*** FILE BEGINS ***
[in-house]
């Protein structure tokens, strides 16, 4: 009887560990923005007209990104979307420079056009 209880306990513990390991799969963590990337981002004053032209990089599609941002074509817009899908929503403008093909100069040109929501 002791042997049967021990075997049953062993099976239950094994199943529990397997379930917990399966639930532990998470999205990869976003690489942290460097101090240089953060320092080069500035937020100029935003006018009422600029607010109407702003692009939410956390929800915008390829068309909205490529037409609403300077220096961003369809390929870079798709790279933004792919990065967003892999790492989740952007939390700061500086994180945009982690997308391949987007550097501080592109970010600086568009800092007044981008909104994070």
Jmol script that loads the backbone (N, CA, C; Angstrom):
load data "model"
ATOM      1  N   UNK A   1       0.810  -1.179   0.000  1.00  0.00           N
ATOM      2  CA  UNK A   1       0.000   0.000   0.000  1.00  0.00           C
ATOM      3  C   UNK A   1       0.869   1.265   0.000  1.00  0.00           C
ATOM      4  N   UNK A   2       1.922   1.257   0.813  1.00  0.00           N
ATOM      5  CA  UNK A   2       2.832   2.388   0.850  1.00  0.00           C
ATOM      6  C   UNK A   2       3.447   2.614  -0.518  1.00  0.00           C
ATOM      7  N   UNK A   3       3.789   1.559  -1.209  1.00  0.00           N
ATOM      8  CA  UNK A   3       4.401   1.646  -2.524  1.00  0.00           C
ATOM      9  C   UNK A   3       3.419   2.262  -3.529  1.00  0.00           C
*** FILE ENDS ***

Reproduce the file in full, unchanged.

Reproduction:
[in-house]
């Protein structure tokens, strides 16, 4: 009887560990923005007209990104979307420079056009 209880306990513990390991799969963590990337981002004053032209990089599609941002074509817009899908929503403008093909100069040109929501 002791042997049967021990075997049953062993099976239950094994199943529990397997379930917990399966639930532990998470999205990869976003690489942290460097101090240089953060320092080069500035937020100029935003006018009422600029607010109407702003692009939410956390929800915008390829068309909205490529037409609403300077220096961003369809390929870079798709790279933004792919990065967003892999790492989740952007939390700061500086994180945009982690997308391949987007550097501080592109970010600086568009800092007044981008909104994070």
Jmol script that loads the backbone (N, CA, C; Angstrom):
load data "model"
ATOM      1  N   UNK A   1       0.810  -1.179   0.000  1.00  0.00           N
ATOM      2  CA  UNK A   1       0.000   0.000   0.000  1.00  0.00           C
ATOM      3  C   UNK A   1       0.869   1.265   0.000  1.00  0.00           C
ATOM      4  N   UNK A   2       1.922   1.257   0.813  1.00  0.00           N
ATOM      5  CA  UNK A   2       2.832   2.388   0.850  1.00  0.00           C
ATOM      6  C   UNK A   2       3.447   2.614  -0.518  1.00  0.00           C
ATOM      7  N   UNK A   3       3.789   1.559  -1.209  1.00  0.00           N
ATOM      8  CA  UNK A   3       4.401   1.646  -2.524  1.00  0.00           C
ATOM      9  C   UNK A   3       3.419   2.262  -3.529  1.00  0.00           C